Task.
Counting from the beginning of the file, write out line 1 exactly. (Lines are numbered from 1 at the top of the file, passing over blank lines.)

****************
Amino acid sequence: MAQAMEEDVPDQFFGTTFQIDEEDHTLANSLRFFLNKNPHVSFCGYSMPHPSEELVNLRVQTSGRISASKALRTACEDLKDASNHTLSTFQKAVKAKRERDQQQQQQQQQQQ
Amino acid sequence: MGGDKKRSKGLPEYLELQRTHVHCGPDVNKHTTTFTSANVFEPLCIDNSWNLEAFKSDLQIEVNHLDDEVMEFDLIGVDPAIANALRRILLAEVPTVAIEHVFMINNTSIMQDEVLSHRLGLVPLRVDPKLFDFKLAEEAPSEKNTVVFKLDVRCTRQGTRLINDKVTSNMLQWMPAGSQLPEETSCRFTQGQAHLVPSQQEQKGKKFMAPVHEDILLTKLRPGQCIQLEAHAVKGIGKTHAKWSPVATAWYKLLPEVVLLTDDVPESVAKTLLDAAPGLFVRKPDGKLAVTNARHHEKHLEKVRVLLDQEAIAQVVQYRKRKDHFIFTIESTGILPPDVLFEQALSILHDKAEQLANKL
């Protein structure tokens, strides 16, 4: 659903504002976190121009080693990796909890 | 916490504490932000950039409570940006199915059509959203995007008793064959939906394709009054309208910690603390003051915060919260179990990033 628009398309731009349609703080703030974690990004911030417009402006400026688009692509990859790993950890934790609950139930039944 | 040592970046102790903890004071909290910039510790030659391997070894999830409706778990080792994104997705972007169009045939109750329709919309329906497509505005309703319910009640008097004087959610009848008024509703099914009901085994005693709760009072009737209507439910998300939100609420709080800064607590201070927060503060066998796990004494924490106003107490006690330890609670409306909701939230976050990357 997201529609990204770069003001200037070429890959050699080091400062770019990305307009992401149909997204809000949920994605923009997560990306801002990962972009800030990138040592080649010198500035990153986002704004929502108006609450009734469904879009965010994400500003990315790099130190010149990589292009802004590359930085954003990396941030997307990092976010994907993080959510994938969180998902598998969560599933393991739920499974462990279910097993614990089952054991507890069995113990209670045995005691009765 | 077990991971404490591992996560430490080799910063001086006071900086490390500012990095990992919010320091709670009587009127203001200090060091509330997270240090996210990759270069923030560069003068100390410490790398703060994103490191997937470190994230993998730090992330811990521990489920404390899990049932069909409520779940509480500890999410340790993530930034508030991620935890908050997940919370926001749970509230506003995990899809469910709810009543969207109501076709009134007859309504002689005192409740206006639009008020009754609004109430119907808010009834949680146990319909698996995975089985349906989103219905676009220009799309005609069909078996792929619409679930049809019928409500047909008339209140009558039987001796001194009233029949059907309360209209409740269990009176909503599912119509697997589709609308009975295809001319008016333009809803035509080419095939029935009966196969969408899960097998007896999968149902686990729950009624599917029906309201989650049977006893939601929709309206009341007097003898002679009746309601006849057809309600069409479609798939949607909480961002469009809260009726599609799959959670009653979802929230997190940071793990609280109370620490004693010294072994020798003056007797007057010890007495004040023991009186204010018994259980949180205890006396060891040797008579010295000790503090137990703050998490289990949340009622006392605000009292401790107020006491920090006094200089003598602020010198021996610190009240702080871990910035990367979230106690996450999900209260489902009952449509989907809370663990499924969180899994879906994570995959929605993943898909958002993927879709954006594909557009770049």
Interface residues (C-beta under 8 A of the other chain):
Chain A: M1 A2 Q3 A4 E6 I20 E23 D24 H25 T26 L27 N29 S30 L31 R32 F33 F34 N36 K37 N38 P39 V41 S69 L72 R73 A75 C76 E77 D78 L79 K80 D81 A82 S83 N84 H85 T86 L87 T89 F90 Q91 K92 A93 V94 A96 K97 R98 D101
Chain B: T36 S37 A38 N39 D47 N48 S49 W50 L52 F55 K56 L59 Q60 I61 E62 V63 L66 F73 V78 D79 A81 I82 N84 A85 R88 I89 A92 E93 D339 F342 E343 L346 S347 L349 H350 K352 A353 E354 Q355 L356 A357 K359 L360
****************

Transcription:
Amino acid sequence: MAQAMEEDVPDQFFGTTFQIDEEDHTLANSLRFFLNKNPHVSFCGYSMPHPSEELVNLRVQTSGRISASKALRTACEDLKDASNHTLSTFQKAVKAKRERDQQQQQQQQQQQ